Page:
# Proofs as structured lists and proof trees

## 1. How to write a proof

This web page gives information on what a proof is, i.e. what sort of a mathematical object it is and how it might be manipulated mathematically. The details here are intended for propositional logic particularly, but may easily be adapted to any of the systems in The Mathematics of Logic.

There are two views of what a proof is, both perfectly correct. The approaches are: proofs as structured lists, as used in most of the printed text; and proofs as trees, as used by many other authors of logic texts. Since most people working in logic will see tree-proofs sooner or later, this web page explains this view and how it relates to the previous one. There are some advantages and disadvantages of each, as we shall see.

## 2. Structured lists of statements

The first approach is the one emphasised in The Mathematics of Logic: a proof is considered to be a structured list of statements written down in a linear fashion on the page. The structure is given by the idea of subproof which I indicate using indentation and a vertical line down the left margin.

In this view, a proof (from set of given assumptions $Σ$) is a list of statements and subproofs following various rules. All of the rules take the form, if certain formulas or subproofs preceed the current position and are in scope then some further expression may occur at the current position. Thus the idea of the set of preceding formulas or subproofs that are in scope is essential for work with this view. This idea was explained in some detail on page 67 of The Mathematics of Logic with respect to propositional logic.

The advantages of proofs written as structured lists of statements are

• Proofs written in this system are similar to proofs written in ordinary mathematical texts.
• The idea of subproof makes rigorous and explicit the idea of a temporary assumption or short sub-argument with limited scope that is often already implicit in natural language proofs anyway.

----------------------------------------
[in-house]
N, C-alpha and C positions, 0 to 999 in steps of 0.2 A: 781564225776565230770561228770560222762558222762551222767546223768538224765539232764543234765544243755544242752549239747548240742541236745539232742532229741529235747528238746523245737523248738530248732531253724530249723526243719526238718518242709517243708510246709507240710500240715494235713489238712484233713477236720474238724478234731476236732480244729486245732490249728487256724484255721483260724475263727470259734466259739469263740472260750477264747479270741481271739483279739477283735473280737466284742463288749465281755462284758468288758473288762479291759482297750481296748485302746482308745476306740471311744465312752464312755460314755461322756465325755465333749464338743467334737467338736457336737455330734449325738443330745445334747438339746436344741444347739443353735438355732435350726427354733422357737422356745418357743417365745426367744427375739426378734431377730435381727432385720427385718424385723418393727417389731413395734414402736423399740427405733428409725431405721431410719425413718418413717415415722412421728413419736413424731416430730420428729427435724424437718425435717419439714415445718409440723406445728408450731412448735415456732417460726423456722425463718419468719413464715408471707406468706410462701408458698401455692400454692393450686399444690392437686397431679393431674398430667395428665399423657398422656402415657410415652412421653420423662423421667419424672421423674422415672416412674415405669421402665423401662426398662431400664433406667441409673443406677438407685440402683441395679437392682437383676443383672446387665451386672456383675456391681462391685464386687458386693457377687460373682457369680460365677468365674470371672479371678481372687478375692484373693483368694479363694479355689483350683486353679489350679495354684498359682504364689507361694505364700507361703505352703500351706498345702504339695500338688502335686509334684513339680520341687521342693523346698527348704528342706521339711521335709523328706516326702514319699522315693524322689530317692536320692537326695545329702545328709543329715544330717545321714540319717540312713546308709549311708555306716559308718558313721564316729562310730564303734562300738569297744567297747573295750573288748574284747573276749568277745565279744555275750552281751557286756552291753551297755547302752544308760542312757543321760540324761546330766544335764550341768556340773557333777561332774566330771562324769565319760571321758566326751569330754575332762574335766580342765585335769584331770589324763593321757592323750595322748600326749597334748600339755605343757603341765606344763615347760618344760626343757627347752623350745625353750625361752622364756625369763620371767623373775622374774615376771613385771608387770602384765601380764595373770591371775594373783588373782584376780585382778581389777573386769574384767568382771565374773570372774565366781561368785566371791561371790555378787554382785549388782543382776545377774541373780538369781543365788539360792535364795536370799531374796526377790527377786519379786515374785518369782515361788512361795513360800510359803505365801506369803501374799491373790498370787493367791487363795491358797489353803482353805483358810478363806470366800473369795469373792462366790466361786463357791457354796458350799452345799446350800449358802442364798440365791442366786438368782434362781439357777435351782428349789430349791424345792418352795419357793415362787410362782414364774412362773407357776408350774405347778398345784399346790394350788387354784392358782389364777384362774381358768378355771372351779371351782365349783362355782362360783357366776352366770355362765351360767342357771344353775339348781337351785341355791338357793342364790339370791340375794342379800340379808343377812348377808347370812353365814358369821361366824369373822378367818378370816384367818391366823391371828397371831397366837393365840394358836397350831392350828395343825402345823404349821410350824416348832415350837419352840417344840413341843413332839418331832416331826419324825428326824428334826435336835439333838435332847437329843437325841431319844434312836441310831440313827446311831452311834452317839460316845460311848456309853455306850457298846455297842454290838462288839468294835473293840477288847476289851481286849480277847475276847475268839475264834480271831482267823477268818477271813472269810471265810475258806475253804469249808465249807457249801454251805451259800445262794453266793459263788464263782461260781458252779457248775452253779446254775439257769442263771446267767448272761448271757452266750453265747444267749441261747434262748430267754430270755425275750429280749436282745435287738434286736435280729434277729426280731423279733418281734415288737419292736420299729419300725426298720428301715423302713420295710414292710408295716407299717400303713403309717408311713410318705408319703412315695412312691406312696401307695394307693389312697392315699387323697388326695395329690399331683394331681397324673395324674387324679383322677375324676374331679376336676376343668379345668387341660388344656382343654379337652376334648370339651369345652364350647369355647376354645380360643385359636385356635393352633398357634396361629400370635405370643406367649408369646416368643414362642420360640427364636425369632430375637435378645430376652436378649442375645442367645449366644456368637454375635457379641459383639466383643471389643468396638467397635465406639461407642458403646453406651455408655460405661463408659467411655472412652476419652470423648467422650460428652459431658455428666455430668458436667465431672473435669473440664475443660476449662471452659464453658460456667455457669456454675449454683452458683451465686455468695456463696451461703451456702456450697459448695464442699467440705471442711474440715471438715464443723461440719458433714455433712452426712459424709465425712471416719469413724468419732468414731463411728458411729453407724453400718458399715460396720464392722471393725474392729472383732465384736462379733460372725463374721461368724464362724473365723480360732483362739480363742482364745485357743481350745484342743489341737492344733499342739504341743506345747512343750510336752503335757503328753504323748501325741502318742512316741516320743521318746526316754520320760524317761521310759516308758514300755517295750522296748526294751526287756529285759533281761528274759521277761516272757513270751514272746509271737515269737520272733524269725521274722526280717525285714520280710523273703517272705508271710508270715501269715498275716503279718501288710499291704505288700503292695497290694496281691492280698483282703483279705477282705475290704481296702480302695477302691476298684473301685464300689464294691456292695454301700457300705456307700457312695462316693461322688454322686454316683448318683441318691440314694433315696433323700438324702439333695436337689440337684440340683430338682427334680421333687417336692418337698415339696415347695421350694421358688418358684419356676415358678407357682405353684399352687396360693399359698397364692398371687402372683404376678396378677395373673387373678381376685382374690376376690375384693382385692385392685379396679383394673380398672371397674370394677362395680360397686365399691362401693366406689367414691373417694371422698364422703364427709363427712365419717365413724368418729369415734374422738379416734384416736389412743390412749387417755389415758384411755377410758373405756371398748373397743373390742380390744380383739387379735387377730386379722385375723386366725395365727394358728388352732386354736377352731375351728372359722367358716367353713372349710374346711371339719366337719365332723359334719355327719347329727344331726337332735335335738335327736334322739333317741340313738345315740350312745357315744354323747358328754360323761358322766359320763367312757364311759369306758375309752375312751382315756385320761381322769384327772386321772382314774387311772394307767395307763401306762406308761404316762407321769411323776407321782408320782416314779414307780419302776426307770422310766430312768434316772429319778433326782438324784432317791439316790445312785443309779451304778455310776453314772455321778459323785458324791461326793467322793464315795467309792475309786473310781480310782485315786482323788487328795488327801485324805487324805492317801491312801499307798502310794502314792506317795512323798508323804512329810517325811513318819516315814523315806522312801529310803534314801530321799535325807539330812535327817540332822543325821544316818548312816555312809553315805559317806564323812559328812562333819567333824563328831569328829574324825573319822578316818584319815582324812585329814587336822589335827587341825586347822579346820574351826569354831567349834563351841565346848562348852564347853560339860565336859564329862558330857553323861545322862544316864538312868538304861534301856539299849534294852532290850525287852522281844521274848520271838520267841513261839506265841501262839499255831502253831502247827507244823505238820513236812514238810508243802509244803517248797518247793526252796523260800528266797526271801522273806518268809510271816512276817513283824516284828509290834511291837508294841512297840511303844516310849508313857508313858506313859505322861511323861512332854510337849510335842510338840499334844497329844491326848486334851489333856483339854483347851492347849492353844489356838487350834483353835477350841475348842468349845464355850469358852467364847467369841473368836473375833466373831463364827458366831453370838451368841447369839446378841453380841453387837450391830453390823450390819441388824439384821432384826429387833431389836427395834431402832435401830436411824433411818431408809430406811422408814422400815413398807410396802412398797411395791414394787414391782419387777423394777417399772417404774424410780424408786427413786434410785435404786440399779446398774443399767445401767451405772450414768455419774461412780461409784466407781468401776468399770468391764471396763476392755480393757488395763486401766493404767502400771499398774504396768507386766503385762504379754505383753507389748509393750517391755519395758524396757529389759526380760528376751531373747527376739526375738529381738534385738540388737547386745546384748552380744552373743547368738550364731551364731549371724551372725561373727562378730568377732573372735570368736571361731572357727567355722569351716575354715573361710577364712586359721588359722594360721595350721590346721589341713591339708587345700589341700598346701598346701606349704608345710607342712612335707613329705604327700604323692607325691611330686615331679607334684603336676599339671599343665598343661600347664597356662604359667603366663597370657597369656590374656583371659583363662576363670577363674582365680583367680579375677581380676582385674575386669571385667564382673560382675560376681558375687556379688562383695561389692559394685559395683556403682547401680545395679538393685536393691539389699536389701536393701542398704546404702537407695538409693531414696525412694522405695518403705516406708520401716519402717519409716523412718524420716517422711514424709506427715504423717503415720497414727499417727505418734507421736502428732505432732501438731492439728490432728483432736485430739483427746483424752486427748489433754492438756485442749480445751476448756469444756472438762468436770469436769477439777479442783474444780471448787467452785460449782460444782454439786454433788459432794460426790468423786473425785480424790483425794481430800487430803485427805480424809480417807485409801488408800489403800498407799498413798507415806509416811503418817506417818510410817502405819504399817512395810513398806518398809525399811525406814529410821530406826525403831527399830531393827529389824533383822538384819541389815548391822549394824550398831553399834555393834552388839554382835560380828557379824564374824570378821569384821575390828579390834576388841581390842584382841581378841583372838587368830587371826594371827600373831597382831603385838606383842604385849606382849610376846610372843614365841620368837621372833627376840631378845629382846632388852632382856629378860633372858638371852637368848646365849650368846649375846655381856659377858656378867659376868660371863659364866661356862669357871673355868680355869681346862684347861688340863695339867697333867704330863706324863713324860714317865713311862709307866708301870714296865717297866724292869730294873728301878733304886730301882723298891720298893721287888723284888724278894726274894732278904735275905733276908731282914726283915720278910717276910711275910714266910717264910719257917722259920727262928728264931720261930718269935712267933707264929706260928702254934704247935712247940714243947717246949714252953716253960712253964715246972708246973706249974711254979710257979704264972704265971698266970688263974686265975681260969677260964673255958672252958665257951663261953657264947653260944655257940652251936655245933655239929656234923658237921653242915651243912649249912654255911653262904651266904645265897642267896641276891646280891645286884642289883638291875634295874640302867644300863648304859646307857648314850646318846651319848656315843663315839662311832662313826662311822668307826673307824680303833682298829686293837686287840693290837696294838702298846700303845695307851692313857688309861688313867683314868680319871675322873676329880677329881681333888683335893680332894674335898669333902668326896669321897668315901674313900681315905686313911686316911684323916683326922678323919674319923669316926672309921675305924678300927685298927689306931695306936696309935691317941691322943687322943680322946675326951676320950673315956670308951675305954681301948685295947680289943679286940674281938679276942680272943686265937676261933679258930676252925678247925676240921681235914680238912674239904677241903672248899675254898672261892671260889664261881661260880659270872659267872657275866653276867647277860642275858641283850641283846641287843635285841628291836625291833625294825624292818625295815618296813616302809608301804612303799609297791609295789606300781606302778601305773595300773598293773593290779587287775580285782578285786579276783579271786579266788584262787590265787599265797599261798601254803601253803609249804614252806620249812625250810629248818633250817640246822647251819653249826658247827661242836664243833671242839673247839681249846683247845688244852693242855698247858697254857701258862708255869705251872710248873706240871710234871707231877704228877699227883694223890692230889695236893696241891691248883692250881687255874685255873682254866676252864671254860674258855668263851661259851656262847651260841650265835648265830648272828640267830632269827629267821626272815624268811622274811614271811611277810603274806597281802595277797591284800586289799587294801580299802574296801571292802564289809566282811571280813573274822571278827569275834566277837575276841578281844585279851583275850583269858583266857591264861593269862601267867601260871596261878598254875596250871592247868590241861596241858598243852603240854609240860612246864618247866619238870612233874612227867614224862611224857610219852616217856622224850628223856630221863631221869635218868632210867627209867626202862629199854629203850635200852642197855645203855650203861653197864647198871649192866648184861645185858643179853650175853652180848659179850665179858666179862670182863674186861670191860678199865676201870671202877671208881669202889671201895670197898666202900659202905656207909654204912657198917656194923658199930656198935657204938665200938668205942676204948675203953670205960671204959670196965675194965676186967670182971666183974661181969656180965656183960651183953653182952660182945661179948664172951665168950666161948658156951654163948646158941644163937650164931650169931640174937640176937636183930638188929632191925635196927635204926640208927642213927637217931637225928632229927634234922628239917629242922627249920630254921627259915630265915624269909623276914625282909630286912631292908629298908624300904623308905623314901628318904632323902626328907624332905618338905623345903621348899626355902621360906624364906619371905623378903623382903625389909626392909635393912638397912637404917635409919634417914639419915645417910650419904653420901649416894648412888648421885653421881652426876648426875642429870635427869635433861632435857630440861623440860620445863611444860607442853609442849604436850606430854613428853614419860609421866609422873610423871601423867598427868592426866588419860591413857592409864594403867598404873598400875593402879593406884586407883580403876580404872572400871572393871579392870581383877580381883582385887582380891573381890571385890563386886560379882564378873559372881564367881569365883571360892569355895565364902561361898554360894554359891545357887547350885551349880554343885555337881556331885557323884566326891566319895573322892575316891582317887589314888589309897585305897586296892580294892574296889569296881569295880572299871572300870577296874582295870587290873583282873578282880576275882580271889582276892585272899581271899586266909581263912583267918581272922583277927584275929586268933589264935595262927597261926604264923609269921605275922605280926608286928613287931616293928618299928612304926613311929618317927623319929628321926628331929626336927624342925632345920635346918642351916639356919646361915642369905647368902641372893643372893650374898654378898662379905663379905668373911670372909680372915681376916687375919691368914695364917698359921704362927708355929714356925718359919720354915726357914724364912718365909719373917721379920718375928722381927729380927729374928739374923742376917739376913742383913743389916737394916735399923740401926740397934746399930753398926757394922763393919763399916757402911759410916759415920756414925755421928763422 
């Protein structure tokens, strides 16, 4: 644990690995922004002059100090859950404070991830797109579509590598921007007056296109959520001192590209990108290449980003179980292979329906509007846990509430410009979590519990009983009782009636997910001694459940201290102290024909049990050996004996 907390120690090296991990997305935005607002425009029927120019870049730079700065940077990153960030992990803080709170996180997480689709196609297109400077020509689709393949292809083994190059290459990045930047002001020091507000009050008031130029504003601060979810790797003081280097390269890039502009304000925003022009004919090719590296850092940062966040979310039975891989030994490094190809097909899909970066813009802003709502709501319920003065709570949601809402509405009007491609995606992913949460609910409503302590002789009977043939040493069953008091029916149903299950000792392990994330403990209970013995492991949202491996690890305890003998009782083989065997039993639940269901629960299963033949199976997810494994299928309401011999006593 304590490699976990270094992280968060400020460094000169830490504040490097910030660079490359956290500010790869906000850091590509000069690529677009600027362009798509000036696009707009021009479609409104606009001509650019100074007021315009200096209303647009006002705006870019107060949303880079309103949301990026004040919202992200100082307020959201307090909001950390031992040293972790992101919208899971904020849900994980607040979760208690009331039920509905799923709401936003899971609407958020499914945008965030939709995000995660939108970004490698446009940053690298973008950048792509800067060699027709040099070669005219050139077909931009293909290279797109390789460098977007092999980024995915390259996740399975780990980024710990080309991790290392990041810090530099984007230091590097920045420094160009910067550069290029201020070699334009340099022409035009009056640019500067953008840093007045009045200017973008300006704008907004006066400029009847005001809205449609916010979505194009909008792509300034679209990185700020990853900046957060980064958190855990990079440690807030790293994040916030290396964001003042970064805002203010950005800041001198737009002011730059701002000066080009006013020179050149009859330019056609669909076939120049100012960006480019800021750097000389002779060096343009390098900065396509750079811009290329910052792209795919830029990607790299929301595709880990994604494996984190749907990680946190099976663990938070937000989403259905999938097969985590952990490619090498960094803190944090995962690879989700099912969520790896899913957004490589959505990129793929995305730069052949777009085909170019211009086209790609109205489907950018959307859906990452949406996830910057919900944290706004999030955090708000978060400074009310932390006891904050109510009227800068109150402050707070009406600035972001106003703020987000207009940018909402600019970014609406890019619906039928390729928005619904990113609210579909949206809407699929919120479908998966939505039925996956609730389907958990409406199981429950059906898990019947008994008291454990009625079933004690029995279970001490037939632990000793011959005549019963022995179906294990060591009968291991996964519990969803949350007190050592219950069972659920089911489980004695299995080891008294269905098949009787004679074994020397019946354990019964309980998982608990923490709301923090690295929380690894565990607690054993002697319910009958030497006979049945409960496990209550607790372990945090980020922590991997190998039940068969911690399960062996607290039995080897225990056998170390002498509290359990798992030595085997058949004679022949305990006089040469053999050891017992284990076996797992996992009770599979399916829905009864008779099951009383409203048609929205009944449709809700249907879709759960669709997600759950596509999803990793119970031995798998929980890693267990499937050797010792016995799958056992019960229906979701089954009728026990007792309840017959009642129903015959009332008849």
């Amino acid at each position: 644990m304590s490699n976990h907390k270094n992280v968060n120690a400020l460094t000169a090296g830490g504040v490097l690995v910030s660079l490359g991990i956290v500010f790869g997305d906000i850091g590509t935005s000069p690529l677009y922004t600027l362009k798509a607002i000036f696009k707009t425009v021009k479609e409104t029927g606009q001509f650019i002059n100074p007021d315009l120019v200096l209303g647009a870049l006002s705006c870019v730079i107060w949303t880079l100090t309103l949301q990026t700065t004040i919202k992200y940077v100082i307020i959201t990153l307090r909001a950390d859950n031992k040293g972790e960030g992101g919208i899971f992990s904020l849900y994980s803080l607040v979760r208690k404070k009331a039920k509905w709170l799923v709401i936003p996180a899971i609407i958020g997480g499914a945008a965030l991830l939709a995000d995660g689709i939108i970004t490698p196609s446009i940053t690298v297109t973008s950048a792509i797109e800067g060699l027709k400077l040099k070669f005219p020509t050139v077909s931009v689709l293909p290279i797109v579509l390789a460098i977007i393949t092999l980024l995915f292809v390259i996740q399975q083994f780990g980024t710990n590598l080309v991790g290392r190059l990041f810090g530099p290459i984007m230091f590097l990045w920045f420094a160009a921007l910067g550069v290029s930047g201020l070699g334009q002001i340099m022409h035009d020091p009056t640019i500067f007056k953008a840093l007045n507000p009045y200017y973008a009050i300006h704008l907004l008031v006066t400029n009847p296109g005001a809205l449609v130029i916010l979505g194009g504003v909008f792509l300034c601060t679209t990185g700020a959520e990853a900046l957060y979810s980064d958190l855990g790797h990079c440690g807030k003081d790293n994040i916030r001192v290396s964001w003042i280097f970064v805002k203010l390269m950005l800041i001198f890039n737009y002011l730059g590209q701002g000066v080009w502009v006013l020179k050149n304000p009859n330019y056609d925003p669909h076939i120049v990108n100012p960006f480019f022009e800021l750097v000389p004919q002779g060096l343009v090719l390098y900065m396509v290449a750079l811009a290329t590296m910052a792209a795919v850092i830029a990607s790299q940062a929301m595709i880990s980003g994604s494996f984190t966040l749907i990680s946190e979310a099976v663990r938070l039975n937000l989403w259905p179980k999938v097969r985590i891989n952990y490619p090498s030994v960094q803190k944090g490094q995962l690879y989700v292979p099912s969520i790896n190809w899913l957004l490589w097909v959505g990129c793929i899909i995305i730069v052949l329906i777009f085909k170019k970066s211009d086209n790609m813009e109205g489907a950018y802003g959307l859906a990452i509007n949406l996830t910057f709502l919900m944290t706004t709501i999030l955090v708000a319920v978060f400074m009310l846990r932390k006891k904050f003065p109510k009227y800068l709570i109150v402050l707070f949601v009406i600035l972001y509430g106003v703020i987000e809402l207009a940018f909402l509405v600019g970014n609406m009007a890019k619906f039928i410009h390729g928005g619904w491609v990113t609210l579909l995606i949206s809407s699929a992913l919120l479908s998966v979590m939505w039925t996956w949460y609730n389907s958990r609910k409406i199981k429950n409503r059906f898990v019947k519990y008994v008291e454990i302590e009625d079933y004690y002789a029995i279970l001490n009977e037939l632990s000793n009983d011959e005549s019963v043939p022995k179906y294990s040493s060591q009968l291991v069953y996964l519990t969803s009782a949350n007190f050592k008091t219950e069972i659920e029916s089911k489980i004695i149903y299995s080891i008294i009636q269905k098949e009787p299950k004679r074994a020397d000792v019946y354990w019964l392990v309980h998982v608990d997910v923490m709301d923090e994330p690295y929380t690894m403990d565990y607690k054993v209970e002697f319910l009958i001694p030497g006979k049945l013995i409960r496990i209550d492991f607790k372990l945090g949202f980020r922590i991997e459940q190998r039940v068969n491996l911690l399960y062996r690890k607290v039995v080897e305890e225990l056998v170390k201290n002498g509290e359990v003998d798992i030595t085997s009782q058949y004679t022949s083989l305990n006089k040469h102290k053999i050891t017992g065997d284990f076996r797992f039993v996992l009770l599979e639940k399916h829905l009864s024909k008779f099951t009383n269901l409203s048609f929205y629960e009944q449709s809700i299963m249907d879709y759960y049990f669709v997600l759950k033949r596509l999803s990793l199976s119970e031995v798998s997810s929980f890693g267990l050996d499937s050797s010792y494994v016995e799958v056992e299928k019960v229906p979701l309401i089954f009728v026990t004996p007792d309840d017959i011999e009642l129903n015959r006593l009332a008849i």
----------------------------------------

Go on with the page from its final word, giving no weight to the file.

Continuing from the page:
• Proofs are written in a linear fashion, so can be read from top to bottom.

The disadvantages of proofs written as structured lists of statements are

• Some proof rules must be formulated in terms of all previous statements and subproofs that are in scope, and not just a small number of them. (For example, the ∃-elimination rule requires a variable that does not occur free in any preceding formula which is in scope, the the rule can be modified to avoid this problem to a certain extent.)
• Some assertions in a proof relate to a particular thread of the argument; other assertions relate to a different thread. It is not always so easy to see what is required for each of the separate threads, only that they are all needed when the various threads are combined.

## 3. Proof trees

An alternative approach is emphasised in other logical textbooks, especially books treating Natural Deduction Systems or Gentzen's Sequent Calculus.

The idea here is that a proof is a finite tree. Each node of the tree is labelled by some assertion, and the proof is a proof of the assertion at the bottom-most node (which is the root of the tree, so these trees are drawn upside down compared to the trees in Chapter 1 of The Mathematics of Logic, or if you prefer the right way up compared to real biological trees). The pre-conditions required to make a proof step are the labels of the immediately preceding node or nodes, and there will be finitely many of these.